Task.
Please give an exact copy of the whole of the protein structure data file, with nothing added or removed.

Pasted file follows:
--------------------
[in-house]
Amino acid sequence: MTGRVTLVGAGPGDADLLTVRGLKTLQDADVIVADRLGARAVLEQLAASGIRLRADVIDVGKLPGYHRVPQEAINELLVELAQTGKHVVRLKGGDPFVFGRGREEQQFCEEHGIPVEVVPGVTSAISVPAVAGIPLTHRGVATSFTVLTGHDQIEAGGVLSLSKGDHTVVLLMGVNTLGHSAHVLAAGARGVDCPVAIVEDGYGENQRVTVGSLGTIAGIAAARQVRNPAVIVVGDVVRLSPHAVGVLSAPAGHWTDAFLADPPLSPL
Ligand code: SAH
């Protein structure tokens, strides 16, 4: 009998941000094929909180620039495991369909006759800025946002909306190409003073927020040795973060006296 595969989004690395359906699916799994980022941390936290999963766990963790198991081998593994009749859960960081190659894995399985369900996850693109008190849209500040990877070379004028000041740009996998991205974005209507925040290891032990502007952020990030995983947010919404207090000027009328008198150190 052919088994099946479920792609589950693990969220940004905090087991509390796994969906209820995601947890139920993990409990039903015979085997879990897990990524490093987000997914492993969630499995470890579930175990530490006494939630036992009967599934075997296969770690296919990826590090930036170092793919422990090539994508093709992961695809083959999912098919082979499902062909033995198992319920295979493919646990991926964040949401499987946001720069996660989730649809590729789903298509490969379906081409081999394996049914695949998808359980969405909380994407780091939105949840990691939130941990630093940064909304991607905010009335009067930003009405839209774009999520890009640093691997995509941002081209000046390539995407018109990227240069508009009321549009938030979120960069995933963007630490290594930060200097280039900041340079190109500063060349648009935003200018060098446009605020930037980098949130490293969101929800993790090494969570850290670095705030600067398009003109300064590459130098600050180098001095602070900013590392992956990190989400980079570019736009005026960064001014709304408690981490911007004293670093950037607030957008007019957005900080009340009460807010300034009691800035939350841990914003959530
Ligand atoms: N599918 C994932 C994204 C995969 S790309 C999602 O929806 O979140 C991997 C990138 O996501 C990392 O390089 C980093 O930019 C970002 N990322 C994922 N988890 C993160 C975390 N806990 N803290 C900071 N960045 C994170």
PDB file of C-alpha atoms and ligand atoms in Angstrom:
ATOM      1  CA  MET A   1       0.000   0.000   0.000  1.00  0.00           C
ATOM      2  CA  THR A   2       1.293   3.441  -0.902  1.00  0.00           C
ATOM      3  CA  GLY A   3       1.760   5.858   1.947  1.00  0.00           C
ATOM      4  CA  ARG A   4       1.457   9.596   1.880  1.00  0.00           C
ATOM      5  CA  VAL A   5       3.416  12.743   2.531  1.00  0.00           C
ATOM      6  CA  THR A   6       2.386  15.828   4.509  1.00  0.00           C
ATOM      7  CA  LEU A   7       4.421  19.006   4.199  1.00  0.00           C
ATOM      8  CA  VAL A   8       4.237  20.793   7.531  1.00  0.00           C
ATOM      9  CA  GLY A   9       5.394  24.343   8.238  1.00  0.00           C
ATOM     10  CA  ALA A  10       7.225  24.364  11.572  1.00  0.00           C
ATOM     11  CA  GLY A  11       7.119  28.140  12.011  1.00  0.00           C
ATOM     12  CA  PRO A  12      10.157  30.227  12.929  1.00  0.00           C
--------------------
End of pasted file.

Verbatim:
[in-house]
Amino acid sequence: MTGRVTLVGAGPGDADLLTVRGLKTLQDADVIVADRLGARAVLEQLAASGIRLRADVIDVGKLPGYHRVPQEAINELLVELAQTGKHVVRLKGGDPFVFGRGREEQQFCEEHGIPVEVVPGVTSAISVPAVAGIPLTHRGVATSFTVLTGHDQIEAGGVLSLSKGDHTVVLLMGVNTLGHSAHVLAAGARGVDCPVAIVEDGYGENQRVTVGSLGTIAGIAAARQVRNPAVIVVGDVVRLSPHAVGVLSAPAGHWTDAFLADPPLSPL
Ligand code: SAH
């Protein structure tokens, strides 16, 4: 009998941000094929909180620039495991369909006759800025946002909306190409003073927020040795973060006296 595969989004690395359906699916799994980022941390936290999963766990963790198991081998593994009749859960960081190659894995399985369900996850693109008190849209500040990877070379004028000041740009996998991205974005209507925040290891032990502007952020990030995983947010919404207090000027009328008198150190 052919088994099946479920792609589950693990969220940004905090087991509390796994969906209820995601947890139920993990409990039903015979085997879990897990990524490093987000997914492993969630499995470890579930175990530490006494939630036992009967599934075997296969770690296919990826590090930036170092793919422990090539994508093709992961695809083959999912098919082979499902062909033995198992319920295979493919646990991926964040949401499987946001720069996660989730649809590729789903298509490969379906081409081999394996049914695949998808359980969405909380994407780091939105949840990691939130941990630093940064909304991607905010009335009067930003009405839209774009999520890009640093691997995509941002081209000046390539995407018109990227240069508009009321549009938030979120960069995933963007630490290594930060200097280039900041340079190109500063060349648009935003200018060098446009605020930037980098949130490293969101929800993790090494969570850290670095705030600067398009003109300064590459130098600050180098001095602070900013590392992956990190989400980079570019736009005026960064001014709304408690981490911007004293670093950037607030957008007019957005900080009340009460807010300034009691800035939350841990914003959530
Ligand atoms: N599918 C994932 C994204 C995969 S790309 C999602 O929806 O979140 C991997 C990138 O996501 C990392 O390089 C980093 O930019 C970002 N990322 C994922 N988890 C993160 C975390 N806990 N803290 C900071 N960045 C994170």
PDB file of C-alpha atoms and ligand atoms in Angstrom:
ATOM      1  CA  MET A   1       0.000   0.000   0.000  1.00  0.00           C
ATOM      2  CA  THR A   2       1.293   3.441  -0.902  1.00  0.00           C
ATOM      3  CA  GLY A   3       1.760   5.858   1.947  1.00  0.00           C
ATOM      4  CA  ARG A   4       1.457   9.596   1.880  1.00  0.00           C
ATOM      5  CA  VAL A   5       3.416  12.743   2.531  1.00  0.00           C
ATOM      6  CA  THR A   6       2.386  15.828   4.509  1.00  0.00           C
ATOM      7  CA  LEU A   7       4.421  19.006   4.199  1.00  0.00           C
ATOM      8  CA  VAL A   8       4.237  20.793   7.531  1.00  0.00           C
ATOM      9  CA  GLY A   9       5.394  24.343   8.238  1.00  0.00           C
ATOM     10  CA  ALA A  10       7.225  24.364  11.572  1.00  0.00           C
ATOM     11  CA  GLY A  11       7.119  28.140  12.011  1.00  0.00           C
ATOM     12  CA  PRO A  12      10.157  30.227  12.929  1.00  0.00           C